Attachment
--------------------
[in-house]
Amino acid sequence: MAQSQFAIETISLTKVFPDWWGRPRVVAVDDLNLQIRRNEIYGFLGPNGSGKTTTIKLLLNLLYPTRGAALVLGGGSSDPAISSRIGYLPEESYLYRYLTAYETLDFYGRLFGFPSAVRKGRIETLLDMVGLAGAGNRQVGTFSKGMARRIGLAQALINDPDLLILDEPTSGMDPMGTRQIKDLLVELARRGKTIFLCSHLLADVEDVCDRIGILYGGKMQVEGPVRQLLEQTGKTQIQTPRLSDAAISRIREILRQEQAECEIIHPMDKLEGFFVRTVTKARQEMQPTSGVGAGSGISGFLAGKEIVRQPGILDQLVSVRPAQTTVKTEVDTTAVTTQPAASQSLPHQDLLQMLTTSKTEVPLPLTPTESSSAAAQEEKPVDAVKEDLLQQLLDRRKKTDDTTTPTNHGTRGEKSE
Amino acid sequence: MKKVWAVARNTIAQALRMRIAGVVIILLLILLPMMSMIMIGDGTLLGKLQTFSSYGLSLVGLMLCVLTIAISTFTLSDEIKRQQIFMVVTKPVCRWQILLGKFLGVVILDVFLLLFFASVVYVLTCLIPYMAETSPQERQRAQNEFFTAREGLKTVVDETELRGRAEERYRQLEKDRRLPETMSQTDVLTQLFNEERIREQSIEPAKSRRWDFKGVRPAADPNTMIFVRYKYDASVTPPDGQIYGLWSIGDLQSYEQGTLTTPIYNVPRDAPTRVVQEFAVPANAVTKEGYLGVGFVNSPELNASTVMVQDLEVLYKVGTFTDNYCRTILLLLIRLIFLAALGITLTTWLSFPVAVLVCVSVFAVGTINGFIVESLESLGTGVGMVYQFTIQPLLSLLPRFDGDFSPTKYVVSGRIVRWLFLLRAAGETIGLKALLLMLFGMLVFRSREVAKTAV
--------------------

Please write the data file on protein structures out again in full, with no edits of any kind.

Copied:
[in-house]
Amino acid sequence: MAQSQFAIETISLTKVFPDWWGRPRVVAVDDLNLQIRRNEIYGFLGPNGSGKTTTIKLLLNLLYPTRGAALVLGGGSSDPAISSRIGYLPEESYLYRYLTAYETLDFYGRLFGFPSAVRKGRIETLLDMVGLAGAGNRQVGTFSKGMARRIGLAQALINDPDLLILDEPTSGMDPMGTRQIKDLLVELARRGKTIFLCSHLLADVEDVCDRIGILYGGKMQVEGPVRQLLEQTGKTQIQTPRLSDAAISRIREILRQEQAECEIIHPMDKLEGFFVRTVTKARQEMQPTSGVGAGSGISGFLAGKEIVRQPGILDQLVSVRPAQTTVKTEVDTTAVTTQPAASQSLPHQDLLQMLTTSKTEVPLPLTPTESSSAAAQEEKPVDAVKEDLLQQLLDRRKKTDDTTTPTNHGTRGEKSE
Amino acid sequence: MKKVWAVARNTIAQALRMRIAGVVIILLLILLPMMSMIMIGDGTLLGKLQTFSSYGLSLVGLMLCVLTIAISTFTLSDEIKRQQIFMVVTKPVCRWQILLGKFLGVVILDVFLLLFFASVVYVLTCLIPYMAETSPQERQRAQNEFFTAREGLKTVVDETELRGRAEERYRQLEKDRRLPETMSQTDVLTQLFNEERIREQSIEPAKSRRWDFKGVRPAADPNTMIFVRYKYDASVTPPDGQIYGLWSIGDLQSYEQGTLTTPIYNVPRDAPTRVVQEFAVPANAVTKEGYLGVGFVNSPELNASTVMVQDLEVLYKVGTFTDNYCRTILLLLIRLIFLAALGITLTTWLSFPVAVLVCVSVFAVGTINGFIVESLESLGTGVGMVYQFTIQPLLSLLPRFDGDFSPTKYVVSGRIVRWLFLLRAAGETIGLKALLLMLFGMLVFRSREVAKTAV